Some critics do argue about the “slippery slope” of choosing sex during the IVF process, claiming it will lead to genetic modification and other “unnatural” changes to the reproduction process. Unfortunately, there have always been critics of any medically assisted pregnancy — and these critics often offer the same arguments.

In response to this, it’s important to remember that embryo health and safety is the most important factor in selecting a viable embryo. Doctors will always encourage intended parents to do what is the most likely to result in a successful implantation, which usually involves choosing the healthier embryo (no matter which sex) and refraining from additional medical procedures that could make it more vulnerable to miscarriage.

If you are interested in whether it is possible to choose baby gender in your IVF process, discuss the topic with your doctor. They may or may not allow for sex selection when transferring embryos. If they do, they can explain what their specific requirements are for a healthy embryo and to what degree your own preferences will make a difference.

11 thoughts on “Can You Choose the Gender of Your Baby with Surrogacy?”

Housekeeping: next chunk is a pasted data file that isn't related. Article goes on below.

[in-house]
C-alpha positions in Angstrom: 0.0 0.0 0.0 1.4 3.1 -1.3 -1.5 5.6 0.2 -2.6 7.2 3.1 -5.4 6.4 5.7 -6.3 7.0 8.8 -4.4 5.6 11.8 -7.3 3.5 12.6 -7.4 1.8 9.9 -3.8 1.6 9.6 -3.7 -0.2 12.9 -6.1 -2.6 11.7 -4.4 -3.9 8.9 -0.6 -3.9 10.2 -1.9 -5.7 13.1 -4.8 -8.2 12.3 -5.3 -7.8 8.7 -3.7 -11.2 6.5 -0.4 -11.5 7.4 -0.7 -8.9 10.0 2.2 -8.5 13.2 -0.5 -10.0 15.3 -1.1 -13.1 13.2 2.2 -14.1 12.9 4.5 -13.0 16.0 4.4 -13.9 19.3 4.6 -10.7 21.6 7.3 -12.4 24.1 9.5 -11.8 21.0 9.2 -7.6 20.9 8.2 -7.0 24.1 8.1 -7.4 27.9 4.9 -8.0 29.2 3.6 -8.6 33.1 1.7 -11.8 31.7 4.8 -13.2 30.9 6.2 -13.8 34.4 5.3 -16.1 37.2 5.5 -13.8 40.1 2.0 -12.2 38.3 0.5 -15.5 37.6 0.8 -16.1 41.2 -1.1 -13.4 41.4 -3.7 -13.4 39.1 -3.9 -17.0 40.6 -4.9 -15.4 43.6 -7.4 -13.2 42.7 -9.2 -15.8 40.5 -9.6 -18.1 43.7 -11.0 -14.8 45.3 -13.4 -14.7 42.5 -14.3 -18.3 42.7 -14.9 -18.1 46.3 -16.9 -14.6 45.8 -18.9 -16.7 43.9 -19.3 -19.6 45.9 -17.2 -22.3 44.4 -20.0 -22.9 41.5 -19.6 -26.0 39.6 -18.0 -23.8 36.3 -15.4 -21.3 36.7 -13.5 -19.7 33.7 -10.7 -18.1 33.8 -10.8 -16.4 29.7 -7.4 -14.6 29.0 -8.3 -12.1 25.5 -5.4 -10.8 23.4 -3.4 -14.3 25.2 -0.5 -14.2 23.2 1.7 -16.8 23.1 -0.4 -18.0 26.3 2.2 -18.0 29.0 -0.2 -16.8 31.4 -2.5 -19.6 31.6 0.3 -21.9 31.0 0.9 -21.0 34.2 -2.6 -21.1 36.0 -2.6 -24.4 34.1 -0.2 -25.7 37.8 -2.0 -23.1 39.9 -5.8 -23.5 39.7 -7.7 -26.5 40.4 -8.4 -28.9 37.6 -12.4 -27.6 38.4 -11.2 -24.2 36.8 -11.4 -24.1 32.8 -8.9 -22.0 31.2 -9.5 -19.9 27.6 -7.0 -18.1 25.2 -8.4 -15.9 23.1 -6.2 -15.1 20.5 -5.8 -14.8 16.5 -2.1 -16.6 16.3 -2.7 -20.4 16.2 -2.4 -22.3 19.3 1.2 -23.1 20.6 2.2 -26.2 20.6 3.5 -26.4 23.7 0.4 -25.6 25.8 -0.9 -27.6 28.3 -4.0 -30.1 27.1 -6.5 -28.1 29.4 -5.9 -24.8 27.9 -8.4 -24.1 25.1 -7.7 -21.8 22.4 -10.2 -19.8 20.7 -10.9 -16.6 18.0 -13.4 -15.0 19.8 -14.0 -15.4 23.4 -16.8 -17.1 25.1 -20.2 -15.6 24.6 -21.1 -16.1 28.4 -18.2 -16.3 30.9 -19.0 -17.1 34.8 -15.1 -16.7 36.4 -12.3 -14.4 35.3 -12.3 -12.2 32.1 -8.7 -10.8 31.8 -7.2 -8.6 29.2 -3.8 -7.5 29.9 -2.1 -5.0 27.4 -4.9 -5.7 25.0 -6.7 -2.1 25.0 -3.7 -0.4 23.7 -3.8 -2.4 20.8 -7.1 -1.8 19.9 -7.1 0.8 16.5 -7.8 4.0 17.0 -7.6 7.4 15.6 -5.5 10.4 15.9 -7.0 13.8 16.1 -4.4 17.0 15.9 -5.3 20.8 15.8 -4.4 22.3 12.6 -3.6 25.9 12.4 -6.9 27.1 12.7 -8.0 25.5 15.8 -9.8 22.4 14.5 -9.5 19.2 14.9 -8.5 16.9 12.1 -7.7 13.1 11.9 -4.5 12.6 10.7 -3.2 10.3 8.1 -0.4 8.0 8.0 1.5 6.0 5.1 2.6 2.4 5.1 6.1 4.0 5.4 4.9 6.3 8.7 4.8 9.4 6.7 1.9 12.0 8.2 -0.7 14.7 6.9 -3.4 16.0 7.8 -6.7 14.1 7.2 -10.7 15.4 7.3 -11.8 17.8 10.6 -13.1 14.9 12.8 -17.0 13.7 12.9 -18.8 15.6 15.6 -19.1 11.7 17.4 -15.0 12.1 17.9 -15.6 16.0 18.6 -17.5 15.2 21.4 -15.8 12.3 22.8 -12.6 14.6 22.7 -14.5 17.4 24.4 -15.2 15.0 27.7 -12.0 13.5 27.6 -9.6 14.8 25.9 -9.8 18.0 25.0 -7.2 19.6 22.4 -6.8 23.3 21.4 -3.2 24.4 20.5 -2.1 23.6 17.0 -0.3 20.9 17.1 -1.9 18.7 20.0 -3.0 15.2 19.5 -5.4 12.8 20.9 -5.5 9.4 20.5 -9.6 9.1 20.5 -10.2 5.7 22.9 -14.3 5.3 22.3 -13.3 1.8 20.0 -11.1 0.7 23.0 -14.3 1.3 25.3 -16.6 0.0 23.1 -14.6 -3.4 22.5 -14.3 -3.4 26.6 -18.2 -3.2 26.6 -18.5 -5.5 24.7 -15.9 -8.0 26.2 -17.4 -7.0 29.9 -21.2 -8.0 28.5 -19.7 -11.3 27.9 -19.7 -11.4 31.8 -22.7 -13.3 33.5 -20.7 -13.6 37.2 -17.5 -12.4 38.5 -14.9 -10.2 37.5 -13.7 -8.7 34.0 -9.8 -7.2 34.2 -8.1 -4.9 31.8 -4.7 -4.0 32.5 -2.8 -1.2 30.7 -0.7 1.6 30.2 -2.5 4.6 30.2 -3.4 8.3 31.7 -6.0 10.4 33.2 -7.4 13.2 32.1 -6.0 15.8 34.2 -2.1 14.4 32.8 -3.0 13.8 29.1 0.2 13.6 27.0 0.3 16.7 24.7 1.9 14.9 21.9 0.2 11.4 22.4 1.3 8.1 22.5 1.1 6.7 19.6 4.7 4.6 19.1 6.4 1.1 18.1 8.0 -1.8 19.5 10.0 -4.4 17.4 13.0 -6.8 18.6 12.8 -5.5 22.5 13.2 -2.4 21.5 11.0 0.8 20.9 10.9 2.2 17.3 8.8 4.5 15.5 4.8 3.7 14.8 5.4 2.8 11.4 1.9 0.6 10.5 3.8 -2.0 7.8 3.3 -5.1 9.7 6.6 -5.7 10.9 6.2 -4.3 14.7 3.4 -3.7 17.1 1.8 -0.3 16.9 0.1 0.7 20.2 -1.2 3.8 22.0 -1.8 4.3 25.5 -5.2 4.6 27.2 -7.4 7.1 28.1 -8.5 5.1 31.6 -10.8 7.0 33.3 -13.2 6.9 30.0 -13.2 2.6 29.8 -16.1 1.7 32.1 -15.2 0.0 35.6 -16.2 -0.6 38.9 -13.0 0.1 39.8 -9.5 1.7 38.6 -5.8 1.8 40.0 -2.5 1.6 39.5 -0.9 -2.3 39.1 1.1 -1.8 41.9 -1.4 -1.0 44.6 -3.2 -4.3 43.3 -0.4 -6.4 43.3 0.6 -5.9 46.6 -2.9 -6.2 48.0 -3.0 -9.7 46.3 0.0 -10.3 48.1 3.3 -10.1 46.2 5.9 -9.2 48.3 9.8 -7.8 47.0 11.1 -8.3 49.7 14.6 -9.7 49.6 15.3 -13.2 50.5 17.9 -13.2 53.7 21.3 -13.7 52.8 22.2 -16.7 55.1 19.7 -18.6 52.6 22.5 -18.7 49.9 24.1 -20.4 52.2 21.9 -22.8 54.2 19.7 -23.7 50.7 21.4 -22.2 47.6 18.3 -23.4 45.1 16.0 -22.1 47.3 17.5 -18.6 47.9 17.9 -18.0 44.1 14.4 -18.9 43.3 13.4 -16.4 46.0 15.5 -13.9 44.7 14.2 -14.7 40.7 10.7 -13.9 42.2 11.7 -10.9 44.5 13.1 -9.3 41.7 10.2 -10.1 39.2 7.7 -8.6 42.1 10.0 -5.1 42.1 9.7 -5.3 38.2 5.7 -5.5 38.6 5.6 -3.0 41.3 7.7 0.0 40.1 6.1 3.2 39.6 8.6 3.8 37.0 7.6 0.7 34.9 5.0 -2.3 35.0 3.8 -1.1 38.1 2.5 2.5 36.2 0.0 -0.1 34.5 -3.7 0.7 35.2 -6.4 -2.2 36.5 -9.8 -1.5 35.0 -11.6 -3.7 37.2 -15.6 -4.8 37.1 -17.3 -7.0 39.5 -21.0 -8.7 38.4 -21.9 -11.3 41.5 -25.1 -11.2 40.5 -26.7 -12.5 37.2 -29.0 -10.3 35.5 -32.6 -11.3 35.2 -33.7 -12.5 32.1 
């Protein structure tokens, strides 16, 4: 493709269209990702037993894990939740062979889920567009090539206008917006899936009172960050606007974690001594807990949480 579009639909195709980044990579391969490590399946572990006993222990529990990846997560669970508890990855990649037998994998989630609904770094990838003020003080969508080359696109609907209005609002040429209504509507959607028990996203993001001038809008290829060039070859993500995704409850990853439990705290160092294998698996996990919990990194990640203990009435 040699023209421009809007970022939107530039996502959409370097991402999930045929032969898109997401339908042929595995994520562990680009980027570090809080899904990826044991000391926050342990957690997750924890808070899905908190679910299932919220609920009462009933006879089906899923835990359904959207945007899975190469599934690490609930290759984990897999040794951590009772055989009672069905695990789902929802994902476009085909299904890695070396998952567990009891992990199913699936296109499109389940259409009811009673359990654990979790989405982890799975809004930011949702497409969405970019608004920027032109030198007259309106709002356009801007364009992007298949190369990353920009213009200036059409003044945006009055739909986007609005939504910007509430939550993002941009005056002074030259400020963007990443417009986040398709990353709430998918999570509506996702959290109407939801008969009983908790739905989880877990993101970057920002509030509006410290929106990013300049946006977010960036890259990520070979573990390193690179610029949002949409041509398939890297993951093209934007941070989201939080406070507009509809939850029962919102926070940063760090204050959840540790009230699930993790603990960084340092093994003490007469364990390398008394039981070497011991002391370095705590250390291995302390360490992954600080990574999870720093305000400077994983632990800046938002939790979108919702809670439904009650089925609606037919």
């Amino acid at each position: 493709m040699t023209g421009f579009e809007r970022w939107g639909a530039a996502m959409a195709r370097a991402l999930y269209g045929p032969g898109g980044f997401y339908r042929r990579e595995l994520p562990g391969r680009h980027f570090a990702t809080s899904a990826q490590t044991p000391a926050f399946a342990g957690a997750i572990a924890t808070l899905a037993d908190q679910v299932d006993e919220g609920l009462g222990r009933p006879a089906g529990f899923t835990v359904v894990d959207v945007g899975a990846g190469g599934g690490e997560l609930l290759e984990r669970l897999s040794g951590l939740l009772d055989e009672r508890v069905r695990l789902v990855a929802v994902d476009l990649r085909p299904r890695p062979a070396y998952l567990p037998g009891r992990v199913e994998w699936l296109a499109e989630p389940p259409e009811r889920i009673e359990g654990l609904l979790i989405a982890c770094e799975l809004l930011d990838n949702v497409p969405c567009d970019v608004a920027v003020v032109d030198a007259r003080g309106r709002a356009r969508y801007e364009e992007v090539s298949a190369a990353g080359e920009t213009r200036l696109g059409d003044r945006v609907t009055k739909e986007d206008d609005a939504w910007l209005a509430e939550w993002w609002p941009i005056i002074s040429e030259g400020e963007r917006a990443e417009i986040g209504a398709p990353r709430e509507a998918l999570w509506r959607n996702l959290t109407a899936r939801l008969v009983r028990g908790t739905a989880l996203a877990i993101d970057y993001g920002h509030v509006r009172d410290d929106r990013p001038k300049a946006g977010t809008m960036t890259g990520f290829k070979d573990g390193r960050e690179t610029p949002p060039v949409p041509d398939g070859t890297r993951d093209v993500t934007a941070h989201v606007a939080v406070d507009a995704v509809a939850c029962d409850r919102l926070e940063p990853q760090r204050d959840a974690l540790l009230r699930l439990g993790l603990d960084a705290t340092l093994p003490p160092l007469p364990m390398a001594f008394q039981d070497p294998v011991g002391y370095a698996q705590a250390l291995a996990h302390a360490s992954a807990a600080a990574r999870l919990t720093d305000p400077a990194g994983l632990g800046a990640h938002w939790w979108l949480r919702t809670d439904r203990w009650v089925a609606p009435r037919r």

1. I would like to know about using surrogacy to have a girl, is that possible and what would the cost be? I am living in the UK. Or privately adopt a girl aged birth – 4 years old

    1. Hi, Marie — You will want to contact a local surrogacy agency or adoption agency for more information about these processes. Laws on adoption and surrogacy are very different in the U.S. (where our agency operates) than in the U.K. Good luck!

    2. Hi i am married and we have no kids. I would like a girl baby. I would like to know the surrogacy. I am 40 yrs old. And how much the cost?

  2. As a single man who never had children, I want a son. Am I prohibited from gender selection with surrogacy due to my reason of not being “medical”?

    1. Hi, Aiden — You shouldn’t be. During the IVF process, your reproductive endocrinologist will evaluate the health of your embryos to see which would be best suited for implantation. During that time, you can express your gender preference so a male embryo can be transferred to your surrogate’s uterus. We’d encourage you to speak with your reproductive endocrinologist and fertility clinic for more information. Good luck with your parenting journey!

  3. My wife and I want a daughter. We need both donor egg and donor sperm due to our age (mid 40s). My question is if we find out only the male embryo is implantable, can we can forego the whole thing and if so what happens to the embryo?

    1. Hi, Jody and Kim — Every fertility clinic has different policies regarding how a cycle can be canceled — and how much money can be refunded if intended parents decide not to move forward. Because this is unique situation, we encourage you to contact your fertility clinic for more information. For answers about how your gender-specificity will impact your gestational surrogacy, please call us at 1-800-875-2229. Thanks!